U.S. Special Counsel John Durham has released an indictment [pdf here] of Perkins Coie lawyer Michael Sussmann for lying to federal investigators in 2016 about the people and motives behind his FBI contact. He failed to tell them his intent was to spread a false Alfa Bank conspiracy theory on behalf of the Clinton campaign.
Working for the Perkins Coie law firm, while under contract with Hillary Clinton's campaign, partner Michael Sussmann contacted FBI Legal Counsel James Baker to pitch evidence that a Russian bank was in digital communications with servers in Trump Tower. The Alfa Bank allegation was one of the key components for the ridiculous Trump-Russia narrative put together by the Hillary Clinton campaign. Sussmann wanted the FBI to investigate Donald Trump, so that Hillary Clinton could push a political fabrication about Donald Trump working with Russians to steal the presidential election.
According to the indictment, Sussmann failed to tell the FBI that he was giving them this information on behalf of the Clinton campaign. The FBI investigated the claims and found nothing; however, it was the appearance of the investigation that Clinton needed in order to leak/push the Trump-Russia story to the media and stir up the controversy. There had to be something to the "Trump-Russia" story, because the FBI was investigating it. That fabricated smear served its intended purpose, and the media ran with it.
With the indictment now public, The New York Times also now admits Michael Sussmann was their source for stories they wrote about Alfa bank:
New York Times - [...] In early September, the indictment said, Mr. Sussmann met with a New York Times reporter who would later draft a story about Alfa Bank, and also began work on a so-called white paper that would summarize and explain the researchers' data and analysis, billing the time to the Clinton campaign.
On Sept. 12, the indictment said, Mr. Sussmann called Mr. Elias, the Clinton campaign lawyer, and spoke about his "efforts to communicate" with the Times reporter about the Alfa Bank allegations. Both billed the call to the campaign. And three days later, Mr. Elias exchanged emails with top campaign officials about the matter. (read more)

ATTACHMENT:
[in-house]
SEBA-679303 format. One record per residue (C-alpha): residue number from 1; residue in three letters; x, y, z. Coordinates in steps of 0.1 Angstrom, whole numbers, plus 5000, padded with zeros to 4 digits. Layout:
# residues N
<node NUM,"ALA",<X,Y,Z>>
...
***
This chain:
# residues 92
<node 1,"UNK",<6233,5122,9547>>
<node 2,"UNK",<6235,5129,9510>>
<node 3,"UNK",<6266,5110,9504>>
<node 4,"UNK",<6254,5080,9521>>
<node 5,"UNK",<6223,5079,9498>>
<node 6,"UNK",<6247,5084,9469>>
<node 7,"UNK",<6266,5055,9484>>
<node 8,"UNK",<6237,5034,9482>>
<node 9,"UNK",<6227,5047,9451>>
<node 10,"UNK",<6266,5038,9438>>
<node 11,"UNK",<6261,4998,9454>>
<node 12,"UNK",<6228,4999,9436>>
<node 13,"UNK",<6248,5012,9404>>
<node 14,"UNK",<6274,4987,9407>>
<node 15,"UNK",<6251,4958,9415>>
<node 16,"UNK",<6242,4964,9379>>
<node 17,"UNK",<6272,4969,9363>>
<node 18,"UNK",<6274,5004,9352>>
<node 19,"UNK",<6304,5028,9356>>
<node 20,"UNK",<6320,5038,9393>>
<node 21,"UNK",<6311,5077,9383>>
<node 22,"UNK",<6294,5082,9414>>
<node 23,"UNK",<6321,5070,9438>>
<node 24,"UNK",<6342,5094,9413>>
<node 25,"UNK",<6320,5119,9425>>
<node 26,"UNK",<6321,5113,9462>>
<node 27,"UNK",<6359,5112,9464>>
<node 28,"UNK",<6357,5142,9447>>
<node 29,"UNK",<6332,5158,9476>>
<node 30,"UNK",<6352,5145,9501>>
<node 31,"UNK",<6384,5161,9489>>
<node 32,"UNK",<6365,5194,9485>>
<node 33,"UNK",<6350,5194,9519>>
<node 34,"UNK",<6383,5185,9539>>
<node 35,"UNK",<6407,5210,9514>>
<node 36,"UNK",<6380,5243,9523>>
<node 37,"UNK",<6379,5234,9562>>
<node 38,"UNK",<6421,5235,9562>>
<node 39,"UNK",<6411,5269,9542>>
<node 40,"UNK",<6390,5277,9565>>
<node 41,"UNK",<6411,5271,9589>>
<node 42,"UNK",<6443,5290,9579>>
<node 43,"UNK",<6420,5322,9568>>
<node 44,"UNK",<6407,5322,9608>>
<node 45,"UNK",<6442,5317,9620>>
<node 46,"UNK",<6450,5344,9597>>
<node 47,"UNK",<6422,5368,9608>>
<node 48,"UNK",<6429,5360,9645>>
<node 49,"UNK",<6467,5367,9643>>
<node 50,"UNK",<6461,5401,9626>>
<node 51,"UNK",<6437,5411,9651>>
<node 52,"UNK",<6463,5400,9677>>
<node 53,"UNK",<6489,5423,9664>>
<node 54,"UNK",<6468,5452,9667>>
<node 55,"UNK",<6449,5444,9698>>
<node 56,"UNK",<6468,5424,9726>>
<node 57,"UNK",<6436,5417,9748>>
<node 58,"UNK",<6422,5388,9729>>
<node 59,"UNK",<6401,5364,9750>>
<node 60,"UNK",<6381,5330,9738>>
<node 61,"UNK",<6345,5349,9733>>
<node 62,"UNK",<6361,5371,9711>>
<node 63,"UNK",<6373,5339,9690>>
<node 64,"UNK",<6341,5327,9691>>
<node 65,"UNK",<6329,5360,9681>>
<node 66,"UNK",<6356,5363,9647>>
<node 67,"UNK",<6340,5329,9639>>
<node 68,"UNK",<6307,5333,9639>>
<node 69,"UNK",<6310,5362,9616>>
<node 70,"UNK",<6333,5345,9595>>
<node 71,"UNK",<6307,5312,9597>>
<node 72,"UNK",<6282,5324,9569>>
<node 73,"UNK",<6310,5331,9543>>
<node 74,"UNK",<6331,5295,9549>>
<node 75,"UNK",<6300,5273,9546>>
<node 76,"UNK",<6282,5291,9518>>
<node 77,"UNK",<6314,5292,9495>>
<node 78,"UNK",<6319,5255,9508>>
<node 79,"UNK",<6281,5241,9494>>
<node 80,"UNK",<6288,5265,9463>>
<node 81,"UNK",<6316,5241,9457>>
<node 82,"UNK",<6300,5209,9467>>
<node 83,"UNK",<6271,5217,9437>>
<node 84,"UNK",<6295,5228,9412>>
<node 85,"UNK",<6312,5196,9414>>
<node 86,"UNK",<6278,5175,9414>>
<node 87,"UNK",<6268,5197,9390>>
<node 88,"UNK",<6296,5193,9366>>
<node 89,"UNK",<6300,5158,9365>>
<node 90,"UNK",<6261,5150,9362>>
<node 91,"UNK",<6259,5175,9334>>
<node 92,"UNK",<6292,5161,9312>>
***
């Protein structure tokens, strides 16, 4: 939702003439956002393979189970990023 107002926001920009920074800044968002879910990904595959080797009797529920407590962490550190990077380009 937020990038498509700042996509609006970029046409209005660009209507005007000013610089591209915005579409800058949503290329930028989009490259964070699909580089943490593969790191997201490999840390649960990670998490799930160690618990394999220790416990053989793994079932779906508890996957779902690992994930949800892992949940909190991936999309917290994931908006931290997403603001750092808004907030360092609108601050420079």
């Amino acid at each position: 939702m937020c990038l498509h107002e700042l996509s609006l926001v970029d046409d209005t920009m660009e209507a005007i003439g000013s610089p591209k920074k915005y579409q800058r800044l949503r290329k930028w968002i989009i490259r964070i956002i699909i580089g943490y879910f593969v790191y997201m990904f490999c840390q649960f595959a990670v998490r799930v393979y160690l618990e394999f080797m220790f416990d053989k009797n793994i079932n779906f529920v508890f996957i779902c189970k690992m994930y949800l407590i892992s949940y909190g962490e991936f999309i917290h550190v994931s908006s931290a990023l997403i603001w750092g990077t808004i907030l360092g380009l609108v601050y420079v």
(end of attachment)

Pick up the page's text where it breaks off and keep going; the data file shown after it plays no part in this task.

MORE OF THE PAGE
[...] Mr. Sussmann also continued to push the Alfa Bank story to reporters. A month before the election, as Times editors were weighing whether to publish an article the reporter had drafted, Mr. Sussmann told him he should show the editors an opinion essay saying the paper's investigative reporters had not published as many stories regarding Mr. Trump as other media outlets, the indictment said. (read more)
(Indictment pdf Source)
Perkins Coie is "law firm-1". Mark Elias is "campaign lawyer 1". The "US Investigative Firm" is Fusion GPS. "Tech Executive-1" is likely Shawn Henry of Crowdstrike, although there are other possibilities.
In March 2016, Fusion GPS approached Perkins Coie to discuss potential engagement in the development of opposition research on Donald Trump, fully aware that Perkins Coie represented both the Democratic National Committee and the Clinton campaign.
In April 2016, Perkins Coie retained Fusion GPS on behalf of the Clinton campaign and the Democratic National Committee. Towards the end of the month, on April 29, Perkins Coie partner Michael Sussmann contacted Shawn Henry of CrowdStrike Services to hire the organization for the Democratic National Committee after a series of phishing e-mails started to affect their employees.
Before June 14, 2016, Sussmann, CrowdStrike Services and the Democratic National Committee carefully crafted a damage control story with regards to the hacking of the Democratic National Committee, which Dmitri Alperovitch and Shawn Henry released to Ellen Nakashima at The Washington Post.
On June 14, 2016, Nakashima, with contributions from Tom Hamburger, published the article "Russian government hackers penetrated DNC, stole opposition research on Trump" in The Washington Post.
After the article's publishing, a number of bipartisan computer scientists - which included "John McCain Republicans" - started to search for Russian infiltrators. The members of the group were scattered across America and were numerous (there were at least nine members). To search for the infiltrators, they used the Domain Name System (DNS).
In late July 2016, a member of the bipartisan computer scientist organisation, known by the alias "Tea Leaves", discovered potential malware moving from the Alfa Bank server to the Trump Organization server. The information "Tea Leaves" discovered was then circulated among his colleagues.
"Tea Leaves himself told The Intercept that he had to keep his identity and methods a secret because, ‘I run a cybersecurity company and I do not want DDOS and never have we been DDOS, nor do I want other attention.'" - The Intercept
"I also spoke with academics who vouched for Tea Leaves' integrity and his unusual access to information. ‘This is someone I know well and is very well-known in the networking community,' said Camp. ‘When they say something about DNS, you believe them. This person has technical authority and access to data.'" - Franklin Foer, Slate
October 31, 2016, Franklin Foer published the article, "Was a Trump Server Communicating With Russia?", in Slate. This article was then retweeted by Hillary Clinton in a tweet which read: "It's time for Trump to answer serious questions about his ties to Russia."
This was soon followed by a statement from Jake Sullivan, tweeted through Hillary Clinton's account: "Computer scientists have apparently uncovered a covert server linking the Trump Organization to a Russian-based bank."
At the same time, days before Election Day 2016, the Clinton campaign and the Democratic National Committee ceased funding Fusion GPS's research. Fusion GPS then passed Steele's reports to Marc Elias at Perkins Coie.
The rest, as they say, is history....
Here's the Indictment:
[Some colour fonts and bolding added.].